The South Western Sydney Local Health District Public Health Unit is advising people who have had diarrhoea not to swim in pools until at least two weeks after they have fully recovered following an increase in the number of cases of cryptosporidiosis notified to the Public Health Unit.
There have been 71 cases of cryptosporidiosis notified to the Public Health Unit to date this year (as of 12 March 2017). The highest rates of infection are in children under 5 years of age, Dr Madhumati Chatterji, Acting Director, Public Health Unit said.
This is the highest year to date figure since 2009 when there was a large State-wide outbreak with more than 1141 notified cases.
“Cryptosporidiosis is a diarrhoeal disease caused by a parasitic infection of the intestine. The most common symptoms include diarrhoea, stomach cramps and sometimes fever, nausea and vomiting.
“There is no specific treatment for the condition and symptoms may last a few weeks in some people”, Dr Chatterji said.
Among the cases, a range of possible risk factors have been reported including swimming in pools, person to person contact, particularly in families and among small children (for example in child care centres) and contact with animals. In previous studies, drinking untreated water has also been identified as a risk factor.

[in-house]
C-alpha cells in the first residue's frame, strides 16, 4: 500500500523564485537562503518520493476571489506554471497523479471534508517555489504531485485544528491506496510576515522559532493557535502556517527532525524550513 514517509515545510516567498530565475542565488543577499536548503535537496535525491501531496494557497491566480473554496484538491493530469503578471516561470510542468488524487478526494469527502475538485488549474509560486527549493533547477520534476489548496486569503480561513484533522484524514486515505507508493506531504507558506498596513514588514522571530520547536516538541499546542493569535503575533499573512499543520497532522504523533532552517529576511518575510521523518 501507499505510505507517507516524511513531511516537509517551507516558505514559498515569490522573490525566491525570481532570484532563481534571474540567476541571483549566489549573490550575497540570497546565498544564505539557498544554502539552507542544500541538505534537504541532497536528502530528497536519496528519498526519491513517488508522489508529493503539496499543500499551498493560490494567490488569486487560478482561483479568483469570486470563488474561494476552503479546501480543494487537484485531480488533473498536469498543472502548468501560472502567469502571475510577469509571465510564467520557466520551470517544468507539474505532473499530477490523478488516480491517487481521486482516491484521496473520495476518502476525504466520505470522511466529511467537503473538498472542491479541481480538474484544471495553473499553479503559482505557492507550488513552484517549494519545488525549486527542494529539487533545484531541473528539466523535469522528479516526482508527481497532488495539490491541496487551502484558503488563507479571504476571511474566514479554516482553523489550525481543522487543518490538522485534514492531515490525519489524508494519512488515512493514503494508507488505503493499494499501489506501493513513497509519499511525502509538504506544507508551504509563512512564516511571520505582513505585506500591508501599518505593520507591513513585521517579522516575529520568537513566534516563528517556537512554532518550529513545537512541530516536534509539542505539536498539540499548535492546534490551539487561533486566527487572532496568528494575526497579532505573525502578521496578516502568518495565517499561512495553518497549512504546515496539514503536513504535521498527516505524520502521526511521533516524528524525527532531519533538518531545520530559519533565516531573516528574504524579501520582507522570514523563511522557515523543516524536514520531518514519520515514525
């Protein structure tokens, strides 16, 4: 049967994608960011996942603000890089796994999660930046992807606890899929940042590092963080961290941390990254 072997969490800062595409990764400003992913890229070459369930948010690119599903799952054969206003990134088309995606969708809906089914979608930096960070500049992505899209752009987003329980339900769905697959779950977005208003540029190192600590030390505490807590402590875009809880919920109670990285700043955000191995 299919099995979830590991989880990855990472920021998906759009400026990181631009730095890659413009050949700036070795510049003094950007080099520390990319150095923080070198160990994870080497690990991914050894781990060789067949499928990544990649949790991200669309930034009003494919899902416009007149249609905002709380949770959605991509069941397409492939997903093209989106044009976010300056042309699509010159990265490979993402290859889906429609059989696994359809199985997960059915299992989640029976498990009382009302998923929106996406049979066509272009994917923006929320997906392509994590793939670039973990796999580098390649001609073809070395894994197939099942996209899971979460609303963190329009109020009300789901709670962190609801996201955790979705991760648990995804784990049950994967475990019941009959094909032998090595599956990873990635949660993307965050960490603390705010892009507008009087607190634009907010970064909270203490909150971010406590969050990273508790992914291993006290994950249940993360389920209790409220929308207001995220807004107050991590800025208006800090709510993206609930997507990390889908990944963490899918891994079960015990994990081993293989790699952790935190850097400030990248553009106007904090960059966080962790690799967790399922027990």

To avoid getting infected with the parasite, the Public Health Unit advises people to: Always wash their hands thoroughly for 10 seconds with soap and running water after using the toilet, changing nappies, or handling animals or their manure; avoid swallowing or putting pool or spa water in your mouth; and not drink untreated water (e.g.: rivers, creeks, dams, surf). Bringing water to a rolling boil will kill these parasites.
To keep swimming pools free from contamination, it is vital that people do not swim in a pool or enter a spa until at least two weeks after they have completely recovered from a diarrhoeal illness.
The Public Health Unit recommends parents do the following things to avoid pool contamination: Children who are not toilet-trained should wear swimming nappies or waterproof tightfitting pants over swimmers; change nappies in a bathroom and not at the poolside as germs can spread to surfaces or objects in and around the pool and spread illness; if a dedicated nappy change table is used, the surfaces should be sanitised after use so as not to be a potential source of infection for the next child and wash their hands with soap and water after changing a child’s nappy.